What do you call a demographic that defies logic? A demographic that should, by all rights grow when in fact it is shrinking? I am a Baby Boomer. I encounter men and women of my generation at the store, the bank, the park, and even at my job. But when I look at my peers, I am usually the only gray-haired lady in sight.
Somewhere between the ages of 45 and 50 my hair went gray. It is neither a steel gray nor the beautiful white of my grandmother. My hair is reminiscent of a wild bunny, or perhaps a woodrat. Dusty, yet soft and lovable. Well, that’s how I see it anyway. Teenagers, work, money worries, family troubles—who is to say what wrung the color out of my hair? The point is it happens—to everyone—eventually.
So why am I the only gray haired lady of my generation? This just doesn’t make sense to me. What happened to all the hippies, the natural food freaks, the “live off the land” types? Did they suddenly wake up one day and say, I won’t ingest harmful chemicals in my food. But my hair, now that’s a different story? Pour it on!
I’m so oblivious to my condition that it takes a major event to bring it to my attention. I recently attended a diversity training. Our presenter was an African-American doctoral candidate in a room full of white educators. He challenged us to describe ourselves in terms of race and culture. Several participants described themselves in terms of race, gender, and national origin. Some threw in political beliefs. One lady asked, “Is it significant that I described myself as middle-aged?” From there our presenter embarked on a discussion of age asking questions about the acceptance of gray hair and wrinkles in our society. I quickly scanned the room of 120 participants to discover that among the few gray-haired teachers, I alone, was a woman.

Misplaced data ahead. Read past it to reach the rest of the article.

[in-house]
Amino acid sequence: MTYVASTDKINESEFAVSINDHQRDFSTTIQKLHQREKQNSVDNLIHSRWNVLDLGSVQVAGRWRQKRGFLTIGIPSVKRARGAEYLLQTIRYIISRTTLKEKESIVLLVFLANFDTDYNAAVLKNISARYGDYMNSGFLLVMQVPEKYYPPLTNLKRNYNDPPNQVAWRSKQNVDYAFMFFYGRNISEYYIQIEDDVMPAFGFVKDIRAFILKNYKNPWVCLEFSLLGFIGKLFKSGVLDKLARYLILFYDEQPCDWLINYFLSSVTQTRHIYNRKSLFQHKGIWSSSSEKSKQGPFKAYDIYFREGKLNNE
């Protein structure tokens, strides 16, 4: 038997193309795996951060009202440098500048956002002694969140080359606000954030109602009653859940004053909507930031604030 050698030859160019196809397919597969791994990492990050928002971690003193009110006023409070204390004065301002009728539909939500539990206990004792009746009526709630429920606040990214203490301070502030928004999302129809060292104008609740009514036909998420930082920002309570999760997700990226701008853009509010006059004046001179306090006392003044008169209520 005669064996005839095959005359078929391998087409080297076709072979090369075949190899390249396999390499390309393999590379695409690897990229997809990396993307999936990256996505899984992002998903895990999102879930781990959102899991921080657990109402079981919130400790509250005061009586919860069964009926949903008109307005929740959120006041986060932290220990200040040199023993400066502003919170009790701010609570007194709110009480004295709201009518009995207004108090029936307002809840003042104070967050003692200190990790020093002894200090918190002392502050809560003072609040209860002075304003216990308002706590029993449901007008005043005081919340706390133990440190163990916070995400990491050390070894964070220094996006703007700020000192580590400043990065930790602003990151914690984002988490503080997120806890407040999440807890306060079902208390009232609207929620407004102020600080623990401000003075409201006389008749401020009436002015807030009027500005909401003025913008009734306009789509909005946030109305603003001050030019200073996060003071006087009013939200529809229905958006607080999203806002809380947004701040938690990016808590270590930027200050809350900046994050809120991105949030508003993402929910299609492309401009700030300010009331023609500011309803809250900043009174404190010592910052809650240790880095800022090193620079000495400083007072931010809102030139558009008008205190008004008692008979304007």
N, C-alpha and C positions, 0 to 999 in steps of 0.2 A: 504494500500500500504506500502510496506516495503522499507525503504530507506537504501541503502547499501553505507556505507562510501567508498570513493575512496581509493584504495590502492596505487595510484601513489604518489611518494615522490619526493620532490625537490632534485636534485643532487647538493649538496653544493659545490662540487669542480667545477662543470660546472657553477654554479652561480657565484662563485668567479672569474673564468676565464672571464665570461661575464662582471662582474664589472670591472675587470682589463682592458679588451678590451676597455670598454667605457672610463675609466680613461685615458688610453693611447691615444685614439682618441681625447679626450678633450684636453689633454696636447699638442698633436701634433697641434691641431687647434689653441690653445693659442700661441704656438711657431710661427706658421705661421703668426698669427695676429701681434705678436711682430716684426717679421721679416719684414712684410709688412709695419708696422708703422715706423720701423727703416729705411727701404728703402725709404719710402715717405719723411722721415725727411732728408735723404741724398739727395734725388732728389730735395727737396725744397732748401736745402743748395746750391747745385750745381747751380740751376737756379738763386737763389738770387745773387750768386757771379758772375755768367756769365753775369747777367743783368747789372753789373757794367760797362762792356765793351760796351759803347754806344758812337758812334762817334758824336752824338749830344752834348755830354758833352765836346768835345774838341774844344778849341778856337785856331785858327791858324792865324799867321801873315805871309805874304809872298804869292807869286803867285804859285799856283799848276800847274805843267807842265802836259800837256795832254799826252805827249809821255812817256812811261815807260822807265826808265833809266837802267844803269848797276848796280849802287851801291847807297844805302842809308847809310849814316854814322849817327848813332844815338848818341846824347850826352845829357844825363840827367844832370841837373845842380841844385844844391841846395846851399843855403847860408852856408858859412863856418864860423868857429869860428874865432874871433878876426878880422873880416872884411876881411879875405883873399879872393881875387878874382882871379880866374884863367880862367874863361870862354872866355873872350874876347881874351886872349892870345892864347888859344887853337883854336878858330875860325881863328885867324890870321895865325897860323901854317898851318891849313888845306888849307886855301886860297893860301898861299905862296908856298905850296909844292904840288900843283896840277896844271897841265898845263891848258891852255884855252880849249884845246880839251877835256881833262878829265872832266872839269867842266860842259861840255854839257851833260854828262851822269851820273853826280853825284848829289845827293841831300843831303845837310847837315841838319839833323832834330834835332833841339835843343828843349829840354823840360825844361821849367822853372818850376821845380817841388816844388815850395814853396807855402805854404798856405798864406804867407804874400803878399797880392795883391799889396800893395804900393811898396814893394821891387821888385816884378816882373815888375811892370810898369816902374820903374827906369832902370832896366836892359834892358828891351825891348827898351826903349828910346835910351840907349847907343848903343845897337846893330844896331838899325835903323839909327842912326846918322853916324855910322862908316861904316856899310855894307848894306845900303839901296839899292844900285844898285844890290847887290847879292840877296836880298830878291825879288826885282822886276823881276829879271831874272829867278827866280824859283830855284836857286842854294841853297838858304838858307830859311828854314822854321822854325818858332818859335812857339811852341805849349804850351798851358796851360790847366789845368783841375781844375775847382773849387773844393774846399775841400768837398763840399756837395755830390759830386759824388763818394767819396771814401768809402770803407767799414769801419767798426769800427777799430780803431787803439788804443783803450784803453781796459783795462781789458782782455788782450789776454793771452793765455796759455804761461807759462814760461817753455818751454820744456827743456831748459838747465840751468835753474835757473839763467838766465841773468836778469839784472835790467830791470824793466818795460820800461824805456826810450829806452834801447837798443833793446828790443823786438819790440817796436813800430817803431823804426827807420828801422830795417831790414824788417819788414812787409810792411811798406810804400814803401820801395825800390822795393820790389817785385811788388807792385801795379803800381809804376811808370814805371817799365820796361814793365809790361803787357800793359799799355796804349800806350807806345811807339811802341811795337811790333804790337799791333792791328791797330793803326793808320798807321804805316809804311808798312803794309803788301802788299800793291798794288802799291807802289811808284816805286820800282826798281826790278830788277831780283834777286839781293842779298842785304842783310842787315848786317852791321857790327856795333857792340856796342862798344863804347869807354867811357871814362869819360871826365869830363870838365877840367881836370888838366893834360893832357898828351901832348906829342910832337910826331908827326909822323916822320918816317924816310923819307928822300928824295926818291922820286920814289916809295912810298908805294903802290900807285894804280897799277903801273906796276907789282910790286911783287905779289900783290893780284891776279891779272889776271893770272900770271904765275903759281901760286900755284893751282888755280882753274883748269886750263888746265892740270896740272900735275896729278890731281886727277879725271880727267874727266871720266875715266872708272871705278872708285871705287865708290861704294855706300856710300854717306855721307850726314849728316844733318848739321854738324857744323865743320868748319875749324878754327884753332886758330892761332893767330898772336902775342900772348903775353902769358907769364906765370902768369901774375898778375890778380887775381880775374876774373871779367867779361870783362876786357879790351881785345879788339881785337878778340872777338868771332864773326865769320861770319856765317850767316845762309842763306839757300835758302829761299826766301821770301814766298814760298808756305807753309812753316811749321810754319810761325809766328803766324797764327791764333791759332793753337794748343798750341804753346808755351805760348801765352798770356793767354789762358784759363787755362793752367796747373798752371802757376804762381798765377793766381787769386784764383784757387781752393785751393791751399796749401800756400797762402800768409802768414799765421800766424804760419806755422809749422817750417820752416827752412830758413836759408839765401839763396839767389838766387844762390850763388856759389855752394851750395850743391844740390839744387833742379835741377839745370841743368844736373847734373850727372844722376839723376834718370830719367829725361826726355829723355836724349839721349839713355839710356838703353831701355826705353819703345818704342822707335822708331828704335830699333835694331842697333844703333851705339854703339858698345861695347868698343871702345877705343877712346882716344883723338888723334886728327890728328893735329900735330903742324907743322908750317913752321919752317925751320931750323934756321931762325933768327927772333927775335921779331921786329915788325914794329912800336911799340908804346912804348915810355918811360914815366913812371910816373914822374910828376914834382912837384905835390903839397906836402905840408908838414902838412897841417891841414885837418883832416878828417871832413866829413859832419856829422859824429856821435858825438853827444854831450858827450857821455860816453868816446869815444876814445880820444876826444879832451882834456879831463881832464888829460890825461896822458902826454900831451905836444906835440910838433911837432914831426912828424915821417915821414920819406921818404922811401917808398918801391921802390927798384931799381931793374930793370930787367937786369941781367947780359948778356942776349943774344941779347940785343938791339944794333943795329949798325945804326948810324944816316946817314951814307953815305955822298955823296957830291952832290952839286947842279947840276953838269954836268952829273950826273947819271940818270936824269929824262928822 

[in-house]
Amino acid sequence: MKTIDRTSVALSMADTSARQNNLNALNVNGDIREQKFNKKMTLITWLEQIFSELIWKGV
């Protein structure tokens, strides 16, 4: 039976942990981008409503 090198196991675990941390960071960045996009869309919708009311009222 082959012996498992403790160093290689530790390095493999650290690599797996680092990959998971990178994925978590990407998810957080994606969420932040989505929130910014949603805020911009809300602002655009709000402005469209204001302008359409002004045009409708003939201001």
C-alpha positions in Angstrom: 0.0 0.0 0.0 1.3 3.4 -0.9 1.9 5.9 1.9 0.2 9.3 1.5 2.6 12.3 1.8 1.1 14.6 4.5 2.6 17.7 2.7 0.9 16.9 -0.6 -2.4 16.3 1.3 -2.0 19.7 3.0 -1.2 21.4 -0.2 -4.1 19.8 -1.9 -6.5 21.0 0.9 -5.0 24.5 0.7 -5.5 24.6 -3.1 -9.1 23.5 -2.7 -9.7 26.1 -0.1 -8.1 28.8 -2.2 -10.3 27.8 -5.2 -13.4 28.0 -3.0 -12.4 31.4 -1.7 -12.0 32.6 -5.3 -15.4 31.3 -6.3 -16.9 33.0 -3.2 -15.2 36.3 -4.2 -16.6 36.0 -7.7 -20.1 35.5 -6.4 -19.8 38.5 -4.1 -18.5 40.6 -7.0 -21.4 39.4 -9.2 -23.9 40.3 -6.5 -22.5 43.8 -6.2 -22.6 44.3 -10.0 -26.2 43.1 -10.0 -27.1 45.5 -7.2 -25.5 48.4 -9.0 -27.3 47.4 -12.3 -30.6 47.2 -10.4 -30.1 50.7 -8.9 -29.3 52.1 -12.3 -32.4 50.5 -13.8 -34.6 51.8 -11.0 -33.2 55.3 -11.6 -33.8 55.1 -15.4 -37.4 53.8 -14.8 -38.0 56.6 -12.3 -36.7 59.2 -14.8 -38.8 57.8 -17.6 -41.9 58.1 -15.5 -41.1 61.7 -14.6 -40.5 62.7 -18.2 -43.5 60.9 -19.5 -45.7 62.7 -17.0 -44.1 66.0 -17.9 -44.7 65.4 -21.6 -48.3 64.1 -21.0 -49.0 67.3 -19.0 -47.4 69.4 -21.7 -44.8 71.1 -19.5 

I’m proud of my gray hairs. I earned every one of them! I look upon gray hair as a badge of honor, a visual representation of the wisdom I have gained over the years. But, as our presenter pointed out, ours is a culture of youth and any indicator of age such as gray hair or wrinkles is masked or better yet, eradicated.
In May, I attended a ‘Day of Beauty’ sponsored by The Menkes Clinic with my 86 year-old mother and my 27 year-old daughter. We weren’t sure what to expect, but it sounded like a fun girls’ day out. Mom has always taken care of her skin. Moisturizers, sunblock and floppy hats were staples in Mom’s arsenal against the sun. But 86 years take their toll. I have been a bit more laissez-faire with my skin care routine. At 55 years old, I have laugh lines, crow’s feet, and sagging eyelids. My daughter is a field biologist and spends long hours outdoors. She uses heavy-duty sunblock, covers her hair with a bandana and protects her eyes with polarized sunglasses. But still, hours of sun exposure leave their mark. Three generations of women entered a fantasy world that day, where tight faced representatives with perfectly shaped busts hawked their wares promising plumper lips, smoother faces, and youthful bodies. Those poor salesladies must have been horrified when they saw us walk in the door.
We listened politely to their sales pitches, sampled their dainty hors d’oevres, and afterward marveled that we had naively attended a plastic surgery patient recruitment effort. I have wrinkles, age spots, and gray hair. So what? When did these things become so distasteful that it was necessary to use modern medicine to mask them?
Medicine has morphed from healing the afflicted to afflicting the well-heeled with the desire to drink from the fountain of youth. And hair dye is the gateway drug to an unquenchable lust for youth. People age. Skin sags, hair turns gray, joints creak. Age is a liability in our society.
But it hasn’t always been that way. Remember when elders were sought out for their wisdom; when neighborhoods reflected the age diversity within a community; when elderly neighbors were invited to speak at school to share fascinating tales rooted in history? When did we begin to reject the wisdom of our elders, to closet them away in assisted living facilities? What happened to multigenerational neighborhoods and the friendships they produced?
If you are old enough to remember the ad of a woman running through a field, hair tossed by the wind with the voice over ‘Does she or doesn’t she? Only her hairdresser knows for sure,’ then you are old enough to have gray hair like me. Abbreviate your visits to the hairdresser and let’s celebrate our grayness as a symbol of hard work, wisdom, and a life well-lived.